Displacement of persons in Kenya often leads to dramatic changes in the family structure and gender roles, relations and identities. In conflict situations, many women are suddenly thrust into the role of head of the household because the men are recruited to combat, they stay behind to maintain land, or migrate in search of work. Other effects of displaced persons include escalation in the level of poverty, reduction in the level of foreign aid, demographic consequences, religious effect, conflicts between the host community and the displaced group, and political effect.

The services available for displaced persons tend to be those provided by relief agencies, NGOs, the government of Kenya through the provincial and district administration, the church, and institutions such as UNCHR which take care of external refugees. These institutions provide the displaced persons within Kenya with shelter, medical care, food and clothing, and sometimes rehabilitation in the form of teaching them new skills.

Refugees have some sort of international protection provided in Kenya. Their needs are catered for by UNHCR, and their rights are also protected. Internally displaced people are still citizens of their country, and are offered protection in Kenya. The International Committee of the Red Cross (ICRC) in Kenya protects the rights of internally displaced people. Kenya Red Cross conducts protection and assistance programmes for these victims.


About the Author

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Born in the culinary-rich city of Kisumu, along the shores of Lake Victoria, Cynthia Kendeli's passion for Food & Beverage was almost predestined. Her earliest memories revolve around the bustling fish markets and aromatic eateries of her hometown, and it was this backdrop that kindled her love for food and its cultural significance.

However, Cynthia's interests were dual-pronged. The political landscape of Kenya, with its dynamic shifts and intricate tapestry, also captivated her. This blend of culinary love and political intrigue paved her path to one of Kenya's leading universities, where she pursued degrees in both Food Science and Political Science.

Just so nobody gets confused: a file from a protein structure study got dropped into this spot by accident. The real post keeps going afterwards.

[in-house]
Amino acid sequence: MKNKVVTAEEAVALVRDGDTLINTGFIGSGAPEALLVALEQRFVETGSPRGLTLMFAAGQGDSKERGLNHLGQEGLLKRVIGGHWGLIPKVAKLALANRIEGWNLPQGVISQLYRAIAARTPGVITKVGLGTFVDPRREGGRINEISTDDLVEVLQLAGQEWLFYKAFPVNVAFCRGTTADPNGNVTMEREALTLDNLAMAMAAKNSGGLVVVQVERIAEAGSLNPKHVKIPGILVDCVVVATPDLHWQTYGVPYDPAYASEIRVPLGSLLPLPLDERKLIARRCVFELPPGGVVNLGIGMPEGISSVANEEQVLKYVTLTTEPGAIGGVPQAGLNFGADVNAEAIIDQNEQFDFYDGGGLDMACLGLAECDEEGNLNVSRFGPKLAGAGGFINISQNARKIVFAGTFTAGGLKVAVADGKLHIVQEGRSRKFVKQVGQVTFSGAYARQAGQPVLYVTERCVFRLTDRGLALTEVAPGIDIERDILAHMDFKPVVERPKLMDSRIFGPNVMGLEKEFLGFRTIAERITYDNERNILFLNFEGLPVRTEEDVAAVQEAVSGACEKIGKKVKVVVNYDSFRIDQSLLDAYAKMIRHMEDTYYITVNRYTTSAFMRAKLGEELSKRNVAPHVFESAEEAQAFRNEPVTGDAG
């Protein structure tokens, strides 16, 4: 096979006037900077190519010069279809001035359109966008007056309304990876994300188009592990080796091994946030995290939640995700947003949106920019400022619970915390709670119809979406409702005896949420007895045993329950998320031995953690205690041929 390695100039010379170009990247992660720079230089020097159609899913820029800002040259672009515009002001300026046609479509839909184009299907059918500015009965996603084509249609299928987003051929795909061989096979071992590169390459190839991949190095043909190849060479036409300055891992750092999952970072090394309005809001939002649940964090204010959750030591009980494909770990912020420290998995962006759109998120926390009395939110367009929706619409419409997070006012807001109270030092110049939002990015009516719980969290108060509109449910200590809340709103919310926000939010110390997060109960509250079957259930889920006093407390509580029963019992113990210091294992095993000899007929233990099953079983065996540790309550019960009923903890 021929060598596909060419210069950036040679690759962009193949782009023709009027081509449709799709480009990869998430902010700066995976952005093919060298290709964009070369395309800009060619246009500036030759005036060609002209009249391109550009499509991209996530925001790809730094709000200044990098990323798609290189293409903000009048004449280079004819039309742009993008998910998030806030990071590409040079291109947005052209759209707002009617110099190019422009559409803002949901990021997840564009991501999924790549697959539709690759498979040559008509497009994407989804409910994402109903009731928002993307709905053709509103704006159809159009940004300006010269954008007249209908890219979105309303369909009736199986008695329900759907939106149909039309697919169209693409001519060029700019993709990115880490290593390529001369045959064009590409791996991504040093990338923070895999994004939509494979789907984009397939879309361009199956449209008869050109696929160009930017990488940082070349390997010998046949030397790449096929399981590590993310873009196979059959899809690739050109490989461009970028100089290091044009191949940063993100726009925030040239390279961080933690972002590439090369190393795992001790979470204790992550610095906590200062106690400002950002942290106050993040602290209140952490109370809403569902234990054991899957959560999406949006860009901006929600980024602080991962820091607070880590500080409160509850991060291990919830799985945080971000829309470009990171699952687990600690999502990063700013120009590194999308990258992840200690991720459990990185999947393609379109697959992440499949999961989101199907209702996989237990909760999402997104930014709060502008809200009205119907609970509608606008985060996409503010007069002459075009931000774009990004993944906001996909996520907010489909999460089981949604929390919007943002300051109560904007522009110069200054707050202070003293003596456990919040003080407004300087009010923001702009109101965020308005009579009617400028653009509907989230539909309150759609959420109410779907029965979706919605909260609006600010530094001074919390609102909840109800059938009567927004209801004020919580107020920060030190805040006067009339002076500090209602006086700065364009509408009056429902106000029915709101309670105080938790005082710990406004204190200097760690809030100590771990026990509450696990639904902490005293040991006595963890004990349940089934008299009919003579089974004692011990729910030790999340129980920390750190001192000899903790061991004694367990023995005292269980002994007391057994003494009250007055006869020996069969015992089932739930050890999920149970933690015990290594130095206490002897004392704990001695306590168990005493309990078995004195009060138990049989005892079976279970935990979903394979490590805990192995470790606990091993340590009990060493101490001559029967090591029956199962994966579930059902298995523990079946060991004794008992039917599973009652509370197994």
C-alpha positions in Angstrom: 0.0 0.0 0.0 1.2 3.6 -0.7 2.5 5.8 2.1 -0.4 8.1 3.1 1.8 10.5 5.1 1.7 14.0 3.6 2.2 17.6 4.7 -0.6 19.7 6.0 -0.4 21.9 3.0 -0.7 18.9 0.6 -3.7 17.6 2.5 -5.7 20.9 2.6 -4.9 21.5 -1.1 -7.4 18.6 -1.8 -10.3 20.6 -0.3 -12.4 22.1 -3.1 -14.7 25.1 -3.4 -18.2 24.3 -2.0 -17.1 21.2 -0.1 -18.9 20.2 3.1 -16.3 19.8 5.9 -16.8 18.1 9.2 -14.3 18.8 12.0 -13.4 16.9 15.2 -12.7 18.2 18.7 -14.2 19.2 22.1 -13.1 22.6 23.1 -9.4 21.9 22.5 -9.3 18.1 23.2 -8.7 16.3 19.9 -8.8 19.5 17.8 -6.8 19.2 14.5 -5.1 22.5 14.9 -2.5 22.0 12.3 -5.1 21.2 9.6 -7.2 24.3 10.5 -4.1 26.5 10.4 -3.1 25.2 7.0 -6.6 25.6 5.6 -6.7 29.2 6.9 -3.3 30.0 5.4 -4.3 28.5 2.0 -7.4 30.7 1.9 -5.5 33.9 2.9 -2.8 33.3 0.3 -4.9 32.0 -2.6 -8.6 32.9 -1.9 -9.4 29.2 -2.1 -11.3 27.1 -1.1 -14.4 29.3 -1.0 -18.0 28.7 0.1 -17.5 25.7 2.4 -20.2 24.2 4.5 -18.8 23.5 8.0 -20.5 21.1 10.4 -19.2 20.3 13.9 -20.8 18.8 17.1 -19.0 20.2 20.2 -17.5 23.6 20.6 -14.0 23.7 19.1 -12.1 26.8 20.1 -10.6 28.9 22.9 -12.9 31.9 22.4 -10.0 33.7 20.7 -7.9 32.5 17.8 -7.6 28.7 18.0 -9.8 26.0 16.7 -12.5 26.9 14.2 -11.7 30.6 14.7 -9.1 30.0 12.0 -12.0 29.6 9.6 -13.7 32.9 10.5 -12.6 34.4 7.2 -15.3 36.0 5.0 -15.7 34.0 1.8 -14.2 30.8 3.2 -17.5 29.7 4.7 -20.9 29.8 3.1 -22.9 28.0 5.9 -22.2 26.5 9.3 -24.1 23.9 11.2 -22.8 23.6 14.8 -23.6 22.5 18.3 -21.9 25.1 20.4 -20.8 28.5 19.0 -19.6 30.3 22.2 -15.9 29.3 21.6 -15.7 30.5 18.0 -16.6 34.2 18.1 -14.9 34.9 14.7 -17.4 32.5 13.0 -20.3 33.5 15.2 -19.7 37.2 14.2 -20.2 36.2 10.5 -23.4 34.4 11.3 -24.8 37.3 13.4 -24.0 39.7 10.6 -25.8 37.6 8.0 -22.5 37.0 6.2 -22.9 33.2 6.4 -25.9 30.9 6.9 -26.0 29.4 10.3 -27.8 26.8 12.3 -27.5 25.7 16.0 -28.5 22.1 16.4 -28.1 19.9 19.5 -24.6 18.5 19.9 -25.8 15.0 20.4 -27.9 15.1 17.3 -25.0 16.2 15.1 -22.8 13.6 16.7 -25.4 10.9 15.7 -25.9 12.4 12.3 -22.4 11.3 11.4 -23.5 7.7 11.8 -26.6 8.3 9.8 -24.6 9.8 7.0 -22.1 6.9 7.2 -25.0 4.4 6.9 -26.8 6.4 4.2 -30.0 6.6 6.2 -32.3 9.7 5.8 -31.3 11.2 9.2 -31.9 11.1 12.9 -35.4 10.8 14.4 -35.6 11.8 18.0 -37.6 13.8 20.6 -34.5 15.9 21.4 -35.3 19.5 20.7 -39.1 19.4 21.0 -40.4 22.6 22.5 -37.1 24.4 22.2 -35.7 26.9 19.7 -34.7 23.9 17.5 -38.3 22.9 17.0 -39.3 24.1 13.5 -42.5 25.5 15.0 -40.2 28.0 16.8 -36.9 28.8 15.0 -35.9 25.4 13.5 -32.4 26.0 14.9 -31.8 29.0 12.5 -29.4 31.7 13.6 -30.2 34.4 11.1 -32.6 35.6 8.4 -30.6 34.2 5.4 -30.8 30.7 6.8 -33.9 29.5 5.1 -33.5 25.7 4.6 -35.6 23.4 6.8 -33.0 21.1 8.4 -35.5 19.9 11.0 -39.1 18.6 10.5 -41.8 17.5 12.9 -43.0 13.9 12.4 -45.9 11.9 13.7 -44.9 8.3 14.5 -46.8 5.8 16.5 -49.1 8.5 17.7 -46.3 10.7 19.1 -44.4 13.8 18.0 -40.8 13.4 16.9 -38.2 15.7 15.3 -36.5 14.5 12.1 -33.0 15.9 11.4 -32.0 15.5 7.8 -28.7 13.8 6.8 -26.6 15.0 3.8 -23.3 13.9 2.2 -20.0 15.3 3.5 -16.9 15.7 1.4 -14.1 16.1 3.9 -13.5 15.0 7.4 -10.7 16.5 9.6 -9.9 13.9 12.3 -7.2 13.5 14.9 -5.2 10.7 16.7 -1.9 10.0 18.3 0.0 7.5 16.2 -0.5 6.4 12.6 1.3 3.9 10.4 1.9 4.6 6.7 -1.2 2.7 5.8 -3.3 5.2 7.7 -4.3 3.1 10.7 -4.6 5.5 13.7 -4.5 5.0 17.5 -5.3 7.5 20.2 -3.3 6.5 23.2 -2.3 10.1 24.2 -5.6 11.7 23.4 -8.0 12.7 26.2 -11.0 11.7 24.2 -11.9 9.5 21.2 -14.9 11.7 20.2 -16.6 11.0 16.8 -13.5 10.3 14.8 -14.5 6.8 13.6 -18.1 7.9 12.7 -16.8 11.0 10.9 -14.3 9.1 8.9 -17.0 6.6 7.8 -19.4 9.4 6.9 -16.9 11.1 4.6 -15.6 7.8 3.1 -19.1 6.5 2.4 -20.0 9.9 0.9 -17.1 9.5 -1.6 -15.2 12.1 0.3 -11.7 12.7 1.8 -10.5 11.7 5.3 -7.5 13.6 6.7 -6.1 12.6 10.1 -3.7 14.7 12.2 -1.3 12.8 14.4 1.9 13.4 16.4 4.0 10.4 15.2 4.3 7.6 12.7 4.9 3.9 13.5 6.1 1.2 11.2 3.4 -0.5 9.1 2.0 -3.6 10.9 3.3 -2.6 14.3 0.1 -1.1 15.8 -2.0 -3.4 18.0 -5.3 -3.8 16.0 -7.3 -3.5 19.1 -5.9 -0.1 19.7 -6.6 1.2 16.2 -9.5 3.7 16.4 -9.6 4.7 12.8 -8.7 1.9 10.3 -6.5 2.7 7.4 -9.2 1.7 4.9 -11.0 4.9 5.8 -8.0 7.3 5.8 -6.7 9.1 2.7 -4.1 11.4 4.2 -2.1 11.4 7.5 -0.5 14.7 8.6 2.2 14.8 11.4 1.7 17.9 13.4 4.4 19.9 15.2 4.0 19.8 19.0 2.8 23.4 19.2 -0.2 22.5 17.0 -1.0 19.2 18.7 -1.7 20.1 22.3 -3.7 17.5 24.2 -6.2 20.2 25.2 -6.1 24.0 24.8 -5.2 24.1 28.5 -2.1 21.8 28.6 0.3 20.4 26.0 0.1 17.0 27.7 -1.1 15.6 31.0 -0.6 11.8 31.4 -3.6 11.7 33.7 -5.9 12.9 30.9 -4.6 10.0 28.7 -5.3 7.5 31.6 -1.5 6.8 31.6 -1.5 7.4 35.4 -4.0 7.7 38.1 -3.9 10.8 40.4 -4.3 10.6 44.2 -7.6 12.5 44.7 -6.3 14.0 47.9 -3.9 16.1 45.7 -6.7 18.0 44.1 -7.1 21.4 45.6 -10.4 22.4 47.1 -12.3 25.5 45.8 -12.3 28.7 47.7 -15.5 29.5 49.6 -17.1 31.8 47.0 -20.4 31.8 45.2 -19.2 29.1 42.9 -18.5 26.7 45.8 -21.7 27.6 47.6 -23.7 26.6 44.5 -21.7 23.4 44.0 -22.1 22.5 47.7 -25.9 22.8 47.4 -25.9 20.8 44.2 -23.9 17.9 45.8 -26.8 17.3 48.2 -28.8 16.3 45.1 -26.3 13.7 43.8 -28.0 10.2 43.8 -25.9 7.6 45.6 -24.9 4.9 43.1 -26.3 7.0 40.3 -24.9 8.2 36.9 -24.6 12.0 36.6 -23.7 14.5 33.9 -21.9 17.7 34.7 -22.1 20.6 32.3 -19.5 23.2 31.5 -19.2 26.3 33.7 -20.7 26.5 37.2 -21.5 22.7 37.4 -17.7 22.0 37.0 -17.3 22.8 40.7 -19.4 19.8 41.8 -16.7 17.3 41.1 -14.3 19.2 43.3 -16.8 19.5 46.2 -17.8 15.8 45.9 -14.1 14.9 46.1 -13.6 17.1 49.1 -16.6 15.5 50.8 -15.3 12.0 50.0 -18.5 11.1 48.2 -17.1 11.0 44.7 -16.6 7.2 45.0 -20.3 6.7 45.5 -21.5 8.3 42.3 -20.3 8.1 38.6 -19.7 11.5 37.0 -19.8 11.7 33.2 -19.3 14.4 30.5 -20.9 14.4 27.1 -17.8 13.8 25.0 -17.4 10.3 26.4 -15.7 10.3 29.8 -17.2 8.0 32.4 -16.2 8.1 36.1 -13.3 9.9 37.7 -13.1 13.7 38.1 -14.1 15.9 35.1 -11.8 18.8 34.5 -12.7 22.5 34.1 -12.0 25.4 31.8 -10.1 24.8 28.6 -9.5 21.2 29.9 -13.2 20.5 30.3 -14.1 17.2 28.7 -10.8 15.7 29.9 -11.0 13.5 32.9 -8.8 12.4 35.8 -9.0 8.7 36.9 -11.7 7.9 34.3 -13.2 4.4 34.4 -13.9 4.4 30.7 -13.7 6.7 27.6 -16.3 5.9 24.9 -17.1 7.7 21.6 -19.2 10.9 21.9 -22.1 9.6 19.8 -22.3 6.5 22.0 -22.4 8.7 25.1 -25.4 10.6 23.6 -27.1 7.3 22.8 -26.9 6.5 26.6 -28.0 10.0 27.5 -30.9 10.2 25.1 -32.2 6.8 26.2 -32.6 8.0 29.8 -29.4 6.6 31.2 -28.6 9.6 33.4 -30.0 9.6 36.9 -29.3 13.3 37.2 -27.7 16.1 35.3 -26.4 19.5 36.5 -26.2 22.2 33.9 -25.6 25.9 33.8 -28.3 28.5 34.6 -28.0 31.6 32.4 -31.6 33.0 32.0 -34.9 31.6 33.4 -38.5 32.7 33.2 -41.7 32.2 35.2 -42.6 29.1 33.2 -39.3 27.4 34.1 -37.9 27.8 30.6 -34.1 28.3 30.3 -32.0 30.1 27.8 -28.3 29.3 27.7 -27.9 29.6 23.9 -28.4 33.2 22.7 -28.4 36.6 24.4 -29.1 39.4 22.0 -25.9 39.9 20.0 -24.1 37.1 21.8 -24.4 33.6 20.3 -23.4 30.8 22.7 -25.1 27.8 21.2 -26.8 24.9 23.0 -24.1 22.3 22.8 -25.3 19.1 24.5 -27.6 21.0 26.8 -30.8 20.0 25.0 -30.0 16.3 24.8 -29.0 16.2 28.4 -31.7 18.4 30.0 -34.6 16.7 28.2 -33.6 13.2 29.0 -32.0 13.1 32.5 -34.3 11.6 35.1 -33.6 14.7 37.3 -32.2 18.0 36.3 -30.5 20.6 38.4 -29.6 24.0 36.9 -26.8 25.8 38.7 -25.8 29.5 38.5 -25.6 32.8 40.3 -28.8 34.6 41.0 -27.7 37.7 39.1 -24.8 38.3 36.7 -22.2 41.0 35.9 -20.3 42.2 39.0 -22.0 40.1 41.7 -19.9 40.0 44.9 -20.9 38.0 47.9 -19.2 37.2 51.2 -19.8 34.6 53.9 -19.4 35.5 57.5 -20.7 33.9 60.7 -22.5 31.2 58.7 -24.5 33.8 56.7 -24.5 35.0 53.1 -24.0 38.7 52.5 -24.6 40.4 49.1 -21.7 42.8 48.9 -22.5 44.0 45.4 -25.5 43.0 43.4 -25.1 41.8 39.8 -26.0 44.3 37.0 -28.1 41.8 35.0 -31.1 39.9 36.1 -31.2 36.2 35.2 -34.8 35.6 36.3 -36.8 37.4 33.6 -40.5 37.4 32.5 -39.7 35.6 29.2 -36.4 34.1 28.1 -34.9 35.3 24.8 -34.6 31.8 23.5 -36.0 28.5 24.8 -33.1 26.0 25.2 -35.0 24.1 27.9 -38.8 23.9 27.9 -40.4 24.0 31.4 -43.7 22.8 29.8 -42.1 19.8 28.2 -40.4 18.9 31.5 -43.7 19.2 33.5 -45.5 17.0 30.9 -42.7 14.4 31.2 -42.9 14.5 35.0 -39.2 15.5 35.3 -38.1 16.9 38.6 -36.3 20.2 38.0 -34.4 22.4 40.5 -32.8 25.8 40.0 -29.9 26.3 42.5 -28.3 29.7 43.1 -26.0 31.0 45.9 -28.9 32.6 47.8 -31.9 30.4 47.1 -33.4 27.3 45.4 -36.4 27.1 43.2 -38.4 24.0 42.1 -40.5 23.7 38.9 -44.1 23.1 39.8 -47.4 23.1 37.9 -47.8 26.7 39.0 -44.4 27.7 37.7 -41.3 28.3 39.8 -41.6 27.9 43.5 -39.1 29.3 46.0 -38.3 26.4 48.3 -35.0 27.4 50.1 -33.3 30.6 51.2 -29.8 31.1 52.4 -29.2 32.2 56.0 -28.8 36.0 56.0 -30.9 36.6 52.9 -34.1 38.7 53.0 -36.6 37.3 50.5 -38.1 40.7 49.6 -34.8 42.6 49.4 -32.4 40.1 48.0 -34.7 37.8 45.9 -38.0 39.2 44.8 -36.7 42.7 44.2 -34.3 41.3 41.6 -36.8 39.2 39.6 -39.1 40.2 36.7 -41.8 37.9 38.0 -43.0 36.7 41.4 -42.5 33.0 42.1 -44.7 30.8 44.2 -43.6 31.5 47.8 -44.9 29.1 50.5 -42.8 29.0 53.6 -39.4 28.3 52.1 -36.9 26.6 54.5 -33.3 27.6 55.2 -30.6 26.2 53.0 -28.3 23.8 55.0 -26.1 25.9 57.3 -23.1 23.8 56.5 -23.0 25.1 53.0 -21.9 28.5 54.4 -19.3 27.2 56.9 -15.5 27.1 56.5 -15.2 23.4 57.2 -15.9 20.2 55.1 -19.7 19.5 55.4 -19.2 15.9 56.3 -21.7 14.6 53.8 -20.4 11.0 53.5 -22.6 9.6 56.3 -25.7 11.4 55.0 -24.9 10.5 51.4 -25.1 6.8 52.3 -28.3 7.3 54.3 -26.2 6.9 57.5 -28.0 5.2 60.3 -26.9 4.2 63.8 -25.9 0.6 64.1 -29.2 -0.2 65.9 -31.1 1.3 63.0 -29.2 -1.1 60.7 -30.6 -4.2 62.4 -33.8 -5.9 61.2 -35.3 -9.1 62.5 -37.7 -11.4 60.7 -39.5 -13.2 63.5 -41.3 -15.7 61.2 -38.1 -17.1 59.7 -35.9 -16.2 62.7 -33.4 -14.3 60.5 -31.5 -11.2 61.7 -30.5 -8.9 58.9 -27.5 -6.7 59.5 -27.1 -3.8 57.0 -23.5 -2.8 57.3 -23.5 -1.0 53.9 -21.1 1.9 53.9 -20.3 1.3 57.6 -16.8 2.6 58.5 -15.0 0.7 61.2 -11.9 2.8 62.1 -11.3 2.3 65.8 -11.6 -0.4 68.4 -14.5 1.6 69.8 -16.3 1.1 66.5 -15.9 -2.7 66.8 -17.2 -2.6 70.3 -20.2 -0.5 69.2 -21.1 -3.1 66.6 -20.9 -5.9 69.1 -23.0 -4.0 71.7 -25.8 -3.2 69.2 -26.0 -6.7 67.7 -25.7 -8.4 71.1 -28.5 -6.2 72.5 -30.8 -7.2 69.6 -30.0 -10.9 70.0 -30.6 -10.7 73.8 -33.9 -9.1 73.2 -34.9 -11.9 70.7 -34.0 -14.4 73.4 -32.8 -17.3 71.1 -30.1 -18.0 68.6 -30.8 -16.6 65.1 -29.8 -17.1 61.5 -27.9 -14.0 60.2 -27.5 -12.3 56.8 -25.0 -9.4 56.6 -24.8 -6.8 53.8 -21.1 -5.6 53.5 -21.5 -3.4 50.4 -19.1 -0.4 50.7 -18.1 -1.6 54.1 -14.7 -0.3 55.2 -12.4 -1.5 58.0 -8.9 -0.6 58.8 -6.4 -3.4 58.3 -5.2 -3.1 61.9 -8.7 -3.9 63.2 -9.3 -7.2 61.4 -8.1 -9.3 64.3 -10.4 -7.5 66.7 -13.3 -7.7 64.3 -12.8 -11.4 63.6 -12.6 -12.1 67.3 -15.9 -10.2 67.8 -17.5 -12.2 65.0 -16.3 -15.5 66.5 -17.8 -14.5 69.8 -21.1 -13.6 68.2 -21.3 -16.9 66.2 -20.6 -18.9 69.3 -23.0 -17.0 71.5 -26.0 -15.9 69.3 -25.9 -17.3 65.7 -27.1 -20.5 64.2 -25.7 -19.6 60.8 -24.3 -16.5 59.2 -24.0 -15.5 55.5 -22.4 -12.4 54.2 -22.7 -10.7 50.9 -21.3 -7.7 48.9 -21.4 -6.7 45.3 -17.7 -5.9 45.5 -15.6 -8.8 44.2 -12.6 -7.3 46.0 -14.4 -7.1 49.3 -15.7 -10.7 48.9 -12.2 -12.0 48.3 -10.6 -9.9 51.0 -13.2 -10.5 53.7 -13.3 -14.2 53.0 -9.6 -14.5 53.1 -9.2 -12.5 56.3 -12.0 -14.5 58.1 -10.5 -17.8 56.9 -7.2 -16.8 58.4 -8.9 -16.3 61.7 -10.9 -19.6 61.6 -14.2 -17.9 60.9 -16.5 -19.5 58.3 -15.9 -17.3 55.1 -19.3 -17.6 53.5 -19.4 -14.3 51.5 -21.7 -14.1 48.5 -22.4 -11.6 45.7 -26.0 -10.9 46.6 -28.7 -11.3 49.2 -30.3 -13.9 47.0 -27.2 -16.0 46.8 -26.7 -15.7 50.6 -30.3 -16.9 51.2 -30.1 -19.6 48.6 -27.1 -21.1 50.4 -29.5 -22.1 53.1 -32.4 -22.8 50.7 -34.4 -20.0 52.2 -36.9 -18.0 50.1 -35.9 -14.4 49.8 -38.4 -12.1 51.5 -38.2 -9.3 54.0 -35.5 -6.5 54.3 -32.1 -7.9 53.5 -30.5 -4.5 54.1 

Throughout her academic journey, Cynthia stood out for her unique ability to interweave two seemingly disparate subjects. She penned articles that delved into the socio-political impacts on Kenya's food and beverage industry, exploring topics ranging from local farm policies to international trade agreements.

After graduation, Cynthia quickly established herself in the world of journalism. Her writings, which appeared in national newspapers and magazines, bridged the gap between culinary enthusiasts and political aficionados. With every article, she managed to underscore the intricate relationship between politics and what ends up on the plates of Kenyans.

Her investigative pieces, particularly those that highlighted the interplay between governmental policies and the food & beverage sector, have earned her accolades both nationally and internationally. Cynthia's work does not just inform; it prompts discussions, incites debates, and often leads to tangible change in policy-making circles.

In addition to her journalistic endeavors, Cynthia Kendeli actively participates in food festivals, political debates, and educational seminars, serving as a bridge between the culinary world and the political arena.

Today, as a celebrated voice in both Food & Beverage and political journalism, Cynthia Kendeli continues to satiate the appetites of readers keen on understanding the confluence of culture, cuisine, and politics in Kenya.